Both Microsoft Kinect and the Aralia-UWE system ultimately will identify and monitor the facial expressions and body language of people as they consume content on a screen, all for the purposes of knowing who you are and what you are thinking.
Why this is a real trend
These are just two recently announced technologies that give us a glimpse into the Orwellian-Huxleyan future that goes online next year. The reason this is a real trend is because having one system that can both gauge audience reaction and collect audience demographics -- and do so in real-time -- is the Holy Grail of the advertising industry.
I would be surprised if Google isn't working hard on a system that monitors user reaction to ads and Web sites using the webcams typically built into laptops and plugged into desktop PCs.
Such technology, applied universally to video games, TV, movies and the Internet, will revolutionize contextual advertising. Combined with other technologies, it will enable advertisers to serve up exactly the right ads for individual people at just the right moment. Advertisers will be able to test several, dozens or even hundreds of campaigns simultaneously, weeding out and eliminating the ads people aren't responding to and replacing them with the winning ads.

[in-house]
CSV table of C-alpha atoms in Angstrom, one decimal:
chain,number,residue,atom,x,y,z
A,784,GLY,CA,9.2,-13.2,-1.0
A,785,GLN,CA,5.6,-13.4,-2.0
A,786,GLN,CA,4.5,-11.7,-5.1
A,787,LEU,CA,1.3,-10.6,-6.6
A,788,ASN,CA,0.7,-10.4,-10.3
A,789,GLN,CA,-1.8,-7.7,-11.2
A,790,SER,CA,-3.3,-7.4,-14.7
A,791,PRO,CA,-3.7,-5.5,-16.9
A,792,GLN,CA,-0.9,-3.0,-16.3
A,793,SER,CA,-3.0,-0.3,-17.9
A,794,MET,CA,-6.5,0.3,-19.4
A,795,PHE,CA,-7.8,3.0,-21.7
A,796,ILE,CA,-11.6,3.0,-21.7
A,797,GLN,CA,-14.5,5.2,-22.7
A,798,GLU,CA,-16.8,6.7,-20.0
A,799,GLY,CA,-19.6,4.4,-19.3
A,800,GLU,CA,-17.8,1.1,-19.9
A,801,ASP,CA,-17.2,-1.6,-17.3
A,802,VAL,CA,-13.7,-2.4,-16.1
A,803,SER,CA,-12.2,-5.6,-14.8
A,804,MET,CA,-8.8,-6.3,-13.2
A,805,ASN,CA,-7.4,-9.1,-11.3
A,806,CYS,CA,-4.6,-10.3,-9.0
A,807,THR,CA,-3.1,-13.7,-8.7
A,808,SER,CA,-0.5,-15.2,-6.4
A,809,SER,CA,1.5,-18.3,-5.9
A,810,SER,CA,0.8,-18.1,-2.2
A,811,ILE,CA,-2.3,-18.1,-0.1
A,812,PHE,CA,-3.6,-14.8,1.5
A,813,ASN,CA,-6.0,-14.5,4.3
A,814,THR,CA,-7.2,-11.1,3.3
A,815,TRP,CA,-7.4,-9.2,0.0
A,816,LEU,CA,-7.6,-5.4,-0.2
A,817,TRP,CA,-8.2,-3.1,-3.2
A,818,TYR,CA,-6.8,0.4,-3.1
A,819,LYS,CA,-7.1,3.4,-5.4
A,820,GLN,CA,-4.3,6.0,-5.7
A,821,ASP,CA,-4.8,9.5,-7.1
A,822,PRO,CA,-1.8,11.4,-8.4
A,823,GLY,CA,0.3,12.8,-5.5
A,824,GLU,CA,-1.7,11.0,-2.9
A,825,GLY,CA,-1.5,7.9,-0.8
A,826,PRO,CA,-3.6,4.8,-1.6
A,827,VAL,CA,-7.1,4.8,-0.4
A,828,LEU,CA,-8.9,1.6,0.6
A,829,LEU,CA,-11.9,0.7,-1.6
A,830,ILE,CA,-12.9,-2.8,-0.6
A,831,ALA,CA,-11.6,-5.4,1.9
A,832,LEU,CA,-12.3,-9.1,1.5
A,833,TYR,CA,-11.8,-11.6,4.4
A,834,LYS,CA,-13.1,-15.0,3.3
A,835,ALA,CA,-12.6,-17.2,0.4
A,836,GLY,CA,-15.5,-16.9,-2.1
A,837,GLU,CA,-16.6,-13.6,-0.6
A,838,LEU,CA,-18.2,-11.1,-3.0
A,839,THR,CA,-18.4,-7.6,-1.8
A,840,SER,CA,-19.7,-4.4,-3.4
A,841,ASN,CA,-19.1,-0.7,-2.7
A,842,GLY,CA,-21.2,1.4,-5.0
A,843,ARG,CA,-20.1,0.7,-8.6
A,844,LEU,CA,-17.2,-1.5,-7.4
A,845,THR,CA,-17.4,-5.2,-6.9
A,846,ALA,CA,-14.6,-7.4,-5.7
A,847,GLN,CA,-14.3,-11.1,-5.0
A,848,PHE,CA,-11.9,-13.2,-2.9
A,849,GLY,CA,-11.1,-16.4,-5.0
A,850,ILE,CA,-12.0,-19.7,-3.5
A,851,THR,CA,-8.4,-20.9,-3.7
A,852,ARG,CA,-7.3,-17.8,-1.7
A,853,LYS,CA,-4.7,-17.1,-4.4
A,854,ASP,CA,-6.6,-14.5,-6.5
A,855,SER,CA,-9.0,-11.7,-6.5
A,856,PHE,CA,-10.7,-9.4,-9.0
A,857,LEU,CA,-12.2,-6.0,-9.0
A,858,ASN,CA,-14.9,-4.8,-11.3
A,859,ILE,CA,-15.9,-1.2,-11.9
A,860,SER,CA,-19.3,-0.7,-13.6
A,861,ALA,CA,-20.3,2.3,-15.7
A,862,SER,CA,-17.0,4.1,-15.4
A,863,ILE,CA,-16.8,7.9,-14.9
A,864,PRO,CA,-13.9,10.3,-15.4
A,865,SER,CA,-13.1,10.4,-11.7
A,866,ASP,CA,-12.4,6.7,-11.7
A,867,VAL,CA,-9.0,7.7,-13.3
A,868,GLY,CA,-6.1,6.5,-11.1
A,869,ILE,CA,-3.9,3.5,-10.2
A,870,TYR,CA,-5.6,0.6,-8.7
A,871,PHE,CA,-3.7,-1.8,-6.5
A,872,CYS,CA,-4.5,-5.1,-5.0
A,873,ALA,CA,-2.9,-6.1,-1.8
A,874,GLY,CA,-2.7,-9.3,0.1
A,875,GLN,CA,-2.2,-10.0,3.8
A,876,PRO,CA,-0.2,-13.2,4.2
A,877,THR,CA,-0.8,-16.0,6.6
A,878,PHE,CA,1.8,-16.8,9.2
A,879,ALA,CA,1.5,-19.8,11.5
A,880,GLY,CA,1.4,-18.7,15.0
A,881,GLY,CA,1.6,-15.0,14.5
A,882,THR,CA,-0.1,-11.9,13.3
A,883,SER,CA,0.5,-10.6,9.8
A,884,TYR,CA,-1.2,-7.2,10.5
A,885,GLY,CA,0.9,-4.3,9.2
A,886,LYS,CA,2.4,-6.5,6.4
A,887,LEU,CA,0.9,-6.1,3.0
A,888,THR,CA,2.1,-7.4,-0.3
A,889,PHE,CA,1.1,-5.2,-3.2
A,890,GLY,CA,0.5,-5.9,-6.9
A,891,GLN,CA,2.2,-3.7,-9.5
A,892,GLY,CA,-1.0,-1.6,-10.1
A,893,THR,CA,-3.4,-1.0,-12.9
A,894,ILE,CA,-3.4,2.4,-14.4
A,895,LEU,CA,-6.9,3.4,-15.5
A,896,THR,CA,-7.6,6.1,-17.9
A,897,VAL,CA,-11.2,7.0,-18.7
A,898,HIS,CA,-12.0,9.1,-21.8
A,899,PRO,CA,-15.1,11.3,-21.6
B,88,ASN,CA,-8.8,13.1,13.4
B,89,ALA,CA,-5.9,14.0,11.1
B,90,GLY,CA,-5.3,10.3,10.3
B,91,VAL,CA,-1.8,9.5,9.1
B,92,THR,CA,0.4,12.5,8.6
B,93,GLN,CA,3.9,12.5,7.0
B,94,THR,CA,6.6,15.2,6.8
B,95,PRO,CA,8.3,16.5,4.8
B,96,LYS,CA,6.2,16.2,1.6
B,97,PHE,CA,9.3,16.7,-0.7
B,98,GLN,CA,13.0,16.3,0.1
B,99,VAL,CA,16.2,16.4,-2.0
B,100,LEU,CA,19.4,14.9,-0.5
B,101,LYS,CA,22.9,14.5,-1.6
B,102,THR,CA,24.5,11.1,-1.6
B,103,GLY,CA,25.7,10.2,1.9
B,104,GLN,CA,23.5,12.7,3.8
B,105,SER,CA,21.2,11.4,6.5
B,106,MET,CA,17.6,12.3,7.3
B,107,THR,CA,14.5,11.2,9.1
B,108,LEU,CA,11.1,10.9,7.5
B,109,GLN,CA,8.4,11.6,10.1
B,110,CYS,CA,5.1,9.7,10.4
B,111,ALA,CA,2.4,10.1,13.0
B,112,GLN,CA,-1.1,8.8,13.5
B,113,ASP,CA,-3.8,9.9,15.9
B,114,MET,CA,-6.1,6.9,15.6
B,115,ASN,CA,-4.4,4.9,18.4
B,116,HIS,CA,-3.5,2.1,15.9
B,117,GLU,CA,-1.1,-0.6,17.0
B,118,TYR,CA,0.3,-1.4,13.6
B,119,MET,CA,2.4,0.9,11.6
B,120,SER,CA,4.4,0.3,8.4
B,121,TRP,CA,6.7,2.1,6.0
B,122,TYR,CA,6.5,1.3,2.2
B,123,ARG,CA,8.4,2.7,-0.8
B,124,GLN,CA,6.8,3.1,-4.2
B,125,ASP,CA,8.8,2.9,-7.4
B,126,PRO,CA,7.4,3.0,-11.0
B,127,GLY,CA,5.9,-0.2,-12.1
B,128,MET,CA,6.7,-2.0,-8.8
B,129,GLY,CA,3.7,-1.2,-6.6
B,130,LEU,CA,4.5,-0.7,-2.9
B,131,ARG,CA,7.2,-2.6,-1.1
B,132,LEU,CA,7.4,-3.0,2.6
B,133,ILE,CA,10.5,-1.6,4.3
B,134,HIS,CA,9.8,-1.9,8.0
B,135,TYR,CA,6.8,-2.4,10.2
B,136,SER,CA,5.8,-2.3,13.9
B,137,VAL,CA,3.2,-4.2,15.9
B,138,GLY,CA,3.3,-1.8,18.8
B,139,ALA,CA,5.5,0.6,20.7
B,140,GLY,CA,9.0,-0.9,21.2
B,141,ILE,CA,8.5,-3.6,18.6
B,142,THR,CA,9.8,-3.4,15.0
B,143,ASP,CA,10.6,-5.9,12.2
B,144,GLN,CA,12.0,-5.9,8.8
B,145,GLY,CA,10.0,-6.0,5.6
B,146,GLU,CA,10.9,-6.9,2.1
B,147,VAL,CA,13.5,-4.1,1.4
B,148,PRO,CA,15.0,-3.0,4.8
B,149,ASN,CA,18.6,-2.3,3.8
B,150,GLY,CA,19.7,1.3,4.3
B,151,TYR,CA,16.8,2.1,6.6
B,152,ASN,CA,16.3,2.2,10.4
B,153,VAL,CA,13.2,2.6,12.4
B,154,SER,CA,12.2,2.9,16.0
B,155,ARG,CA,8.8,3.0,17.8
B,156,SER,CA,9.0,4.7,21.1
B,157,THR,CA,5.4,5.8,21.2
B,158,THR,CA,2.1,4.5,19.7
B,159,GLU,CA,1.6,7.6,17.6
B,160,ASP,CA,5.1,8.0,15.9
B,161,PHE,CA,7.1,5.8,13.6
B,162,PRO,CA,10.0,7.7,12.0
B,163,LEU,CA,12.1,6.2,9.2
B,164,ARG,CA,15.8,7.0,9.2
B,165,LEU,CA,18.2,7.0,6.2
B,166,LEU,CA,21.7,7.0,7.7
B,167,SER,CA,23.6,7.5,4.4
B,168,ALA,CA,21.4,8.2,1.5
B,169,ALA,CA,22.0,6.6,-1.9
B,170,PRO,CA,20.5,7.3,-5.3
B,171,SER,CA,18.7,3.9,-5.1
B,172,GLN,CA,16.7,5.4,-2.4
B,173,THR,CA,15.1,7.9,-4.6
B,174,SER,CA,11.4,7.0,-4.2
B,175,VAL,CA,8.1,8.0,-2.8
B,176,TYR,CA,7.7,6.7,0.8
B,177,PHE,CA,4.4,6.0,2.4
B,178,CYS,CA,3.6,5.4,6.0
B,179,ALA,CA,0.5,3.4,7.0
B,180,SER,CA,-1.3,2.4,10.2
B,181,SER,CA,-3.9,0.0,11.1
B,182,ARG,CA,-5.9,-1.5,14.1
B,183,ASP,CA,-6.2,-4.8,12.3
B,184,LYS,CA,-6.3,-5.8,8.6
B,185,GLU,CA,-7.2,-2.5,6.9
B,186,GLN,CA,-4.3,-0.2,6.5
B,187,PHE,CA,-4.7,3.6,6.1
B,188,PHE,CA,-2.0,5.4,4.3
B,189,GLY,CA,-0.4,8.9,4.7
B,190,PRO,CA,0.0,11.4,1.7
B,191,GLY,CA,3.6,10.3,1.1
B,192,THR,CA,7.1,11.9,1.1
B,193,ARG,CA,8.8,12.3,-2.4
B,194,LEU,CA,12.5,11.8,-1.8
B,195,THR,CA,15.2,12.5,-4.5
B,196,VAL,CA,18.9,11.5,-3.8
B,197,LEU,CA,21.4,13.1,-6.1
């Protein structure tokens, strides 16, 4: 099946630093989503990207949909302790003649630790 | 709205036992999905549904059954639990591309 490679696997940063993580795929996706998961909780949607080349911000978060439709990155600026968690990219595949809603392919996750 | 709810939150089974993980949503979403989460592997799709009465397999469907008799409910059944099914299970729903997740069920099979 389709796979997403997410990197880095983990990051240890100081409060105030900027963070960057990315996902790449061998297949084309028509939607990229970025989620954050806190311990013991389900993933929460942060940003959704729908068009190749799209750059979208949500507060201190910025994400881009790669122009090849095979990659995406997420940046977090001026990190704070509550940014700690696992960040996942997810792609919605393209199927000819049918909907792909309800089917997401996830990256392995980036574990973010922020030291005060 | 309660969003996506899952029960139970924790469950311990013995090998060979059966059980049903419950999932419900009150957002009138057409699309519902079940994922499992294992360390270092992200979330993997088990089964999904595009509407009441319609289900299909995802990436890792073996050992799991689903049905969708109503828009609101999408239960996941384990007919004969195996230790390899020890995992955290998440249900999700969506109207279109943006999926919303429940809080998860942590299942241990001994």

Once the individual technologies have been developed -- and most of them already have been -- it's only a matter of time before Moore's Law enables widespread deployment of ingenious applications that facilitate user acceptance.
And end users will accept this technology. The reason is twofold. First, human beings won't actually sit there and monitor video feeds. Computers will crunch the numbers and act on the data, serving up ads and aggregating demographic data. We've already accepted this kind of thing. Google's Gmail, for example, reads all your e-mail and serves up advertising related to the topics you discuss with family and friends. If this doesn't bother people, then an improved video-enabled version shouldn't either.
And second, people will prefer better targeted advertising. If the system gets so good that it can actually anticipate what you want, and can show you ads you'll enjoy by hawking products you really want to discover and buy, well, some people would actually pay for this service.
I predict that next year, the idea of cameras monitoring your face and body movement to serve up contextual ads and collect demographics will go mainstream.
Like Orwell's telescreens and Thought Police, camera monitoring will try to figure out what you're thinking while you're watching a screen. And like Huxley's Soma, it will do so to entertain you while getting you to buy more stuff.
Orwell and Huxley didn't see it coming -- separately, at least. But together, they pretty much nailed it.
Mike Elgan writes about technology and tech culture. Contact and learn more about Mike at Elgan.com, or subscribe to his free e-mail newsletter, Mike's List.